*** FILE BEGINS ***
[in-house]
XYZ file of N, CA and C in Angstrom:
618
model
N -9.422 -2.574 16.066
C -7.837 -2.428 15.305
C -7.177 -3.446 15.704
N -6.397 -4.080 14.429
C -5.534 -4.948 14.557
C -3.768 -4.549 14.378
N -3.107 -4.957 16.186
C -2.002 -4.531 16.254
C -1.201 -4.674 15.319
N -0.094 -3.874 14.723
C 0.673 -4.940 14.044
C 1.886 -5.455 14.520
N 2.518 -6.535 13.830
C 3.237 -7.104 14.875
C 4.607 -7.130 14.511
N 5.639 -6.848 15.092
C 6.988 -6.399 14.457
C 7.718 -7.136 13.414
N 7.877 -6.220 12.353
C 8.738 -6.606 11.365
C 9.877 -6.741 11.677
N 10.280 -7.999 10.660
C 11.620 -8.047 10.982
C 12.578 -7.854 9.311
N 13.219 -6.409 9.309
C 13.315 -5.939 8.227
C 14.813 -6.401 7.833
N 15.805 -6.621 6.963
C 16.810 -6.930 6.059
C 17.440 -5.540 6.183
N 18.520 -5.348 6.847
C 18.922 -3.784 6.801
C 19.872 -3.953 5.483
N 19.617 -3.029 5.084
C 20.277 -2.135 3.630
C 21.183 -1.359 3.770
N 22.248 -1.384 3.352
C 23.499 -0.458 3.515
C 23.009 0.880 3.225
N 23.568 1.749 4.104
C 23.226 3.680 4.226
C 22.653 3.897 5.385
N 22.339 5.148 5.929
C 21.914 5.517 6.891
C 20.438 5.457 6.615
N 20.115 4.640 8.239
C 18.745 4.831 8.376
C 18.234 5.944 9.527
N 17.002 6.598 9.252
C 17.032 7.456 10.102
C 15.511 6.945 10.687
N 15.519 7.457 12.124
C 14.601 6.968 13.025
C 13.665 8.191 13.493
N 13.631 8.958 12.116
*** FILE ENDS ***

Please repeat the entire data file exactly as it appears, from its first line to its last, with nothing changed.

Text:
[in-house]
XYZ file of N, CA and C in Angstrom:
618
model
N -9.422 -2.574 16.066
C -7.837 -2.428 15.305
C -7.177 -3.446 15.704
N -6.397 -4.080 14.429
C -5.534 -4.948 14.557
C -3.768 -4.549 14.378
N -3.107 -4.957 16.186
C -2.002 -4.531 16.254
C -1.201 -4.674 15.319
N -0.094 -3.874 14.723
C 0.673 -4.940 14.044
C 1.886 -5.455 14.520
N 2.518 -6.535 13.830
C 3.237 -7.104 14.875
C 4.607 -7.130 14.511
N 5.639 -6.848 15.092
C 6.988 -6.399 14.457
C 7.718 -7.136 13.414
N 7.877 -6.220 12.353
C 8.738 -6.606 11.365
C 9.877 -6.741 11.677
N 10.280 -7.999 10.660
C 11.620 -8.047 10.982
C 12.578 -7.854 9.311
N 13.219 -6.409 9.309
C 13.315 -5.939 8.227
C 14.813 -6.401 7.833
N 15.805 -6.621 6.963
C 16.810 -6.930 6.059
C 17.440 -5.540 6.183
N 18.520 -5.348 6.847
C 18.922 -3.784 6.801
C 19.872 -3.953 5.483
N 19.617 -3.029 5.084
C 20.277 -2.135 3.630
C 21.183 -1.359 3.770
N 22.248 -1.384 3.352
C 23.499 -0.458 3.515
C 23.009 0.880 3.225
N 23.568 1.749 4.104
C 23.226 3.680 4.226
C 22.653 3.897 5.385
N 22.339 5.148 5.929
C 21.914 5.517 6.891
C 20.438 5.457 6.615
N 20.115 4.640 8.239
C 18.745 4.831 8.376
C 18.234 5.944 9.527
N 17.002 6.598 9.252
C 17.032 7.456 10.102
C 15.511 6.945 10.687
N 15.519 7.457 12.124
C 14.601 6.968 13.025
C 13.665 8.191 13.493
N 13.631 8.958 12.116